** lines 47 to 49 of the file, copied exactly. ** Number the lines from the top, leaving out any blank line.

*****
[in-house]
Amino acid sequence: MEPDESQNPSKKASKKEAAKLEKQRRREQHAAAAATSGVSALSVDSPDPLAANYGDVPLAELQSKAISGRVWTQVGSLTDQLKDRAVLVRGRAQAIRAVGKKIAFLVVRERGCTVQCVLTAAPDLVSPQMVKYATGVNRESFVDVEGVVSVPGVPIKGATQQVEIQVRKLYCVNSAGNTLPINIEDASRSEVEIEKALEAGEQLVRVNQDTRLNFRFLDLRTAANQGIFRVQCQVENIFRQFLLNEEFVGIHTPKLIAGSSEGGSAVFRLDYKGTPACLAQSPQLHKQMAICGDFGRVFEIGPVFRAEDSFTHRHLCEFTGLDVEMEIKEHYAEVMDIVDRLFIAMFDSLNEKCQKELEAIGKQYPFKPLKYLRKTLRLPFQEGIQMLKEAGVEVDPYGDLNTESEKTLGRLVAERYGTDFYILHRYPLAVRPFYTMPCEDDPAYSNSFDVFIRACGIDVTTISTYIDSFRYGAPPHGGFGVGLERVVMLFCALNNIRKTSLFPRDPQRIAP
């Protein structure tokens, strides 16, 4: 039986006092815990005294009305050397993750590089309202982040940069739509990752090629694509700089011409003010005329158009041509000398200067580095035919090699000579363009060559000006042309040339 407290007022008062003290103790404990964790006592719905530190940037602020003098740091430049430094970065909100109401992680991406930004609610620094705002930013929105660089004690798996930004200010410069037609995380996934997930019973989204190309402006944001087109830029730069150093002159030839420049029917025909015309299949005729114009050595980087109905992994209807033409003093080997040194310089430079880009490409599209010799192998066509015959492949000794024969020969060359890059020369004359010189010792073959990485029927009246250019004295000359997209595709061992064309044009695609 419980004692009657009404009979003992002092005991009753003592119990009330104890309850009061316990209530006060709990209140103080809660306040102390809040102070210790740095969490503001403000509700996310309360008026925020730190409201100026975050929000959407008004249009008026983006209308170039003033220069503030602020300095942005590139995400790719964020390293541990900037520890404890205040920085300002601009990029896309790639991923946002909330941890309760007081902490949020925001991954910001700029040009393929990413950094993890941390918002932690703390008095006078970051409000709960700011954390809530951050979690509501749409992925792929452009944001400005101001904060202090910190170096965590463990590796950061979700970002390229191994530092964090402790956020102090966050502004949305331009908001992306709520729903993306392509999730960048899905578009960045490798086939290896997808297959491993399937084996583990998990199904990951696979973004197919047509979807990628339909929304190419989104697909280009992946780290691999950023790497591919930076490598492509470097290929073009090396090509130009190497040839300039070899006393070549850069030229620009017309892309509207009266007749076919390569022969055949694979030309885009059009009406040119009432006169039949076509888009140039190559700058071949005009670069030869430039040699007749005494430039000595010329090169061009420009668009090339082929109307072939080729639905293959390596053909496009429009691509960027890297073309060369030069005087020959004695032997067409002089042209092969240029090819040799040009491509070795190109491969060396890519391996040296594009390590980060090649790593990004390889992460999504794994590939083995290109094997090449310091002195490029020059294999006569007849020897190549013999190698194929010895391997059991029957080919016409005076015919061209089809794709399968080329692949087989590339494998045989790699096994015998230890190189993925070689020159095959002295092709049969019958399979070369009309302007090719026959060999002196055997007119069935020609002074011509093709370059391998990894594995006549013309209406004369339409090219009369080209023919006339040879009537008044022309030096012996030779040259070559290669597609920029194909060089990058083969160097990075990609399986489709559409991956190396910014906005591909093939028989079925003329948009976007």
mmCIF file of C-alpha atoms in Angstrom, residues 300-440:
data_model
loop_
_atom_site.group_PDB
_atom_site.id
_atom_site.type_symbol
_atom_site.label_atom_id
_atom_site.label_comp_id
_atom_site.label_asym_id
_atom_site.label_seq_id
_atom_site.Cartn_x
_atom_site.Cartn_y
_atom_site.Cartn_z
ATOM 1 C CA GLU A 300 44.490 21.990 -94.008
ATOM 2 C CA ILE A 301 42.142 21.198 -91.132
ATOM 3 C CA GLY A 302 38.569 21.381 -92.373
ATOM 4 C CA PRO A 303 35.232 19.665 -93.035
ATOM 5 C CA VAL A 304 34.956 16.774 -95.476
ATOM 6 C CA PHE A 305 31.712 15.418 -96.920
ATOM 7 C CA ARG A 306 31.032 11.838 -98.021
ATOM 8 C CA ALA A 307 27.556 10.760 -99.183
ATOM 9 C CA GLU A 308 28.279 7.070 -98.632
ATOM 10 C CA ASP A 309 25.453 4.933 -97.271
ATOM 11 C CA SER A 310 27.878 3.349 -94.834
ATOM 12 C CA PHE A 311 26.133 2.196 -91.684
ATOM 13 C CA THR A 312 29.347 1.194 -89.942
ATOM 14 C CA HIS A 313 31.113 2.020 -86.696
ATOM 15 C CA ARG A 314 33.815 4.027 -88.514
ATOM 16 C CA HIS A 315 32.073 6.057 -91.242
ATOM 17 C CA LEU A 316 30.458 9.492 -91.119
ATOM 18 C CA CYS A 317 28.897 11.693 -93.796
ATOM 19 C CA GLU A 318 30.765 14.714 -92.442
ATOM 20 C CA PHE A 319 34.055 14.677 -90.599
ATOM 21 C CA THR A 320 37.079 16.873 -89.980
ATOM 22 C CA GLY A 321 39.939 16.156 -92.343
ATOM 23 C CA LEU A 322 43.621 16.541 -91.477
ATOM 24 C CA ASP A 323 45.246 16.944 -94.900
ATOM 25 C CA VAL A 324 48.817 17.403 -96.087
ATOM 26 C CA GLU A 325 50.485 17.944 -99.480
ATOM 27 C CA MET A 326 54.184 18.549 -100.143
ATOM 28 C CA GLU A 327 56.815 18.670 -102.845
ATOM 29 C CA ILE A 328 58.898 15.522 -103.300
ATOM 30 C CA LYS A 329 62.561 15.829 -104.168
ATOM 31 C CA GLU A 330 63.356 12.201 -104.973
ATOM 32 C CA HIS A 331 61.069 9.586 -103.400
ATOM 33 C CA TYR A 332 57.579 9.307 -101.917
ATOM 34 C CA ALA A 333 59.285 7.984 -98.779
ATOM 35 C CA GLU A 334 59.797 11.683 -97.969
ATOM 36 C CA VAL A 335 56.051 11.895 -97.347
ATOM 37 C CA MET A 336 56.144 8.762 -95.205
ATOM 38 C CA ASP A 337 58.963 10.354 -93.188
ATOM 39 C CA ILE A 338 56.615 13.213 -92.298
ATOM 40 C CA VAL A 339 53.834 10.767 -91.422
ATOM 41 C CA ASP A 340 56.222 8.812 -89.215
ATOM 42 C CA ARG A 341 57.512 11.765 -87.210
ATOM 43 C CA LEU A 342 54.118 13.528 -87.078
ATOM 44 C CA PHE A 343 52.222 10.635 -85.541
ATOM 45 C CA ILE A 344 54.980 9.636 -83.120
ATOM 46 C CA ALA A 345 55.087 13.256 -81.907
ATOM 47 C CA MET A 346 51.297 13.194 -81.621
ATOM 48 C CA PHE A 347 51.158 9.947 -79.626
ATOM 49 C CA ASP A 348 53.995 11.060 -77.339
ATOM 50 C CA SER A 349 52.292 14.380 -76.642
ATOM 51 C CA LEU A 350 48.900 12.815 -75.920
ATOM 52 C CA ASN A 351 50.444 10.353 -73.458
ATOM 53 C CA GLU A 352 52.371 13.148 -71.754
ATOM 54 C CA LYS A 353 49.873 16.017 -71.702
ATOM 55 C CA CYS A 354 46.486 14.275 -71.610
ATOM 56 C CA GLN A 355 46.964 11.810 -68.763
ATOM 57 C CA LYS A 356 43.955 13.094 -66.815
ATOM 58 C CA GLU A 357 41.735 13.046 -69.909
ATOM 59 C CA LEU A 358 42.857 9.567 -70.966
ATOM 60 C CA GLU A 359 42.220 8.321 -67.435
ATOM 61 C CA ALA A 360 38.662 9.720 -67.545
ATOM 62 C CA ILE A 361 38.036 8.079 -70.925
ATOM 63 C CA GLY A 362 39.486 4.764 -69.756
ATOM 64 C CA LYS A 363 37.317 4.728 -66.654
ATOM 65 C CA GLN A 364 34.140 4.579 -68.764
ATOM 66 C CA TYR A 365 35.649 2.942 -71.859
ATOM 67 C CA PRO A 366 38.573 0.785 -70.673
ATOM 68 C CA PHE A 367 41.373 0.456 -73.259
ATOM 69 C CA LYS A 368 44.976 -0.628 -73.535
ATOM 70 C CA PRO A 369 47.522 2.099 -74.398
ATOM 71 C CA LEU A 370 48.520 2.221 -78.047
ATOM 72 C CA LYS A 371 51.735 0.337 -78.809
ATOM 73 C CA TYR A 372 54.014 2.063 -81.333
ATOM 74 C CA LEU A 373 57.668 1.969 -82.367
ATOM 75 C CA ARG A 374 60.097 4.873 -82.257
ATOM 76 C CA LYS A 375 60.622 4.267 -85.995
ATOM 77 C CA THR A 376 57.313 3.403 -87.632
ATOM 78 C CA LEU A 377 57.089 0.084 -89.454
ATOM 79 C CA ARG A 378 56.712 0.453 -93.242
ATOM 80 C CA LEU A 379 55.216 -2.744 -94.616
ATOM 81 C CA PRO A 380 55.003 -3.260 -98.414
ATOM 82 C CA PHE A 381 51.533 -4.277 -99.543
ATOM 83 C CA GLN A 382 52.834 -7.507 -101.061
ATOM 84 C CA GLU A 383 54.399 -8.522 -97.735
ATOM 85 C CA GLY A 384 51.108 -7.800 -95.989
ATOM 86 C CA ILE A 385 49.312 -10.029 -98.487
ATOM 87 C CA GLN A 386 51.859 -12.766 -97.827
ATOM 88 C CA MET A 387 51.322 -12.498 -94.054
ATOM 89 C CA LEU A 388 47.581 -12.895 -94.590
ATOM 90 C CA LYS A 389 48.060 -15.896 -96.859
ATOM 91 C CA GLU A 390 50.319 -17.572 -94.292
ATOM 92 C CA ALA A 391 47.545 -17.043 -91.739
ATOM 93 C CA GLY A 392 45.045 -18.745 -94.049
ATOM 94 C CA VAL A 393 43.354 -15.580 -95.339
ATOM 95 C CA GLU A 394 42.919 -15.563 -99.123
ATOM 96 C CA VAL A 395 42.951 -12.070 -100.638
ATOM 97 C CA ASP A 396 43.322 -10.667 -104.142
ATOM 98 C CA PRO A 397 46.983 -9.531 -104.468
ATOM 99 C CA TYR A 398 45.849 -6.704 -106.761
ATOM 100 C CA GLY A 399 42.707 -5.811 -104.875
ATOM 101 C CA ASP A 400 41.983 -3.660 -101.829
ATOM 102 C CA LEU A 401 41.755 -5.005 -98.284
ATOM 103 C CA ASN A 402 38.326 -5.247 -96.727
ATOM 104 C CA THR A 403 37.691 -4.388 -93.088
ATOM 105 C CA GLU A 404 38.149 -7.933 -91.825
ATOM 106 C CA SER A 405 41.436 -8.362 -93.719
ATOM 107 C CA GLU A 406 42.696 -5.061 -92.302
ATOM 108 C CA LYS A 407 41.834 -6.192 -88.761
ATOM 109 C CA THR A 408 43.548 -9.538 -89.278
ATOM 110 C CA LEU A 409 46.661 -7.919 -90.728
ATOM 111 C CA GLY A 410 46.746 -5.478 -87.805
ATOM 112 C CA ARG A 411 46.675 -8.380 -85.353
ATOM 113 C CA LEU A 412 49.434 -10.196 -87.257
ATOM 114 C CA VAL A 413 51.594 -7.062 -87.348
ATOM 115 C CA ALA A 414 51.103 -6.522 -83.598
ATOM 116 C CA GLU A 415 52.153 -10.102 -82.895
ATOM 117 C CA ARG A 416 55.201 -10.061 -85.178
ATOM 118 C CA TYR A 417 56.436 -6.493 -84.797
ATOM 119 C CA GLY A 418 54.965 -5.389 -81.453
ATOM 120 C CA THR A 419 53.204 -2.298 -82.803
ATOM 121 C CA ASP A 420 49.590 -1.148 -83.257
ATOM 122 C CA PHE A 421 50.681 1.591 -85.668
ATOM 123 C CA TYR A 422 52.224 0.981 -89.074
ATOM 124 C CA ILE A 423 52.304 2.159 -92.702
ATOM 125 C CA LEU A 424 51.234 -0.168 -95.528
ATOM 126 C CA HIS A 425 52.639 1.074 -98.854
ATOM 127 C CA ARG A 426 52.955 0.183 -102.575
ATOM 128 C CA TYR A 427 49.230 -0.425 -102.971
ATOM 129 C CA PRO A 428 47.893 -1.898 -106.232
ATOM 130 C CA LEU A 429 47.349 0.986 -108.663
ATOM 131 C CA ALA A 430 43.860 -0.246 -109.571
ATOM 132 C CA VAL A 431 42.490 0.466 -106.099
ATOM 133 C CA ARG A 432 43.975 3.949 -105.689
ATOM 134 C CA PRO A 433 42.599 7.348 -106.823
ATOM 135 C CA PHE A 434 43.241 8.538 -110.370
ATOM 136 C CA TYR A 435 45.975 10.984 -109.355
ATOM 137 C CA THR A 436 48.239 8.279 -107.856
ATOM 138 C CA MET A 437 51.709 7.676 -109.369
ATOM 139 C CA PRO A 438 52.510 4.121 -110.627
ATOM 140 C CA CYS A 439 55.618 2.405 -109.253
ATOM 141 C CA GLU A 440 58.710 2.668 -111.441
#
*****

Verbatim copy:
ATOM 31 C CA GLU A 330 63.356 12.201 -104.973
ATOM 32 C CA HIS A 331 61.069 9.586 -103.400
ATOM 33 C CA TYR A 332 57.579 9.307 -101.917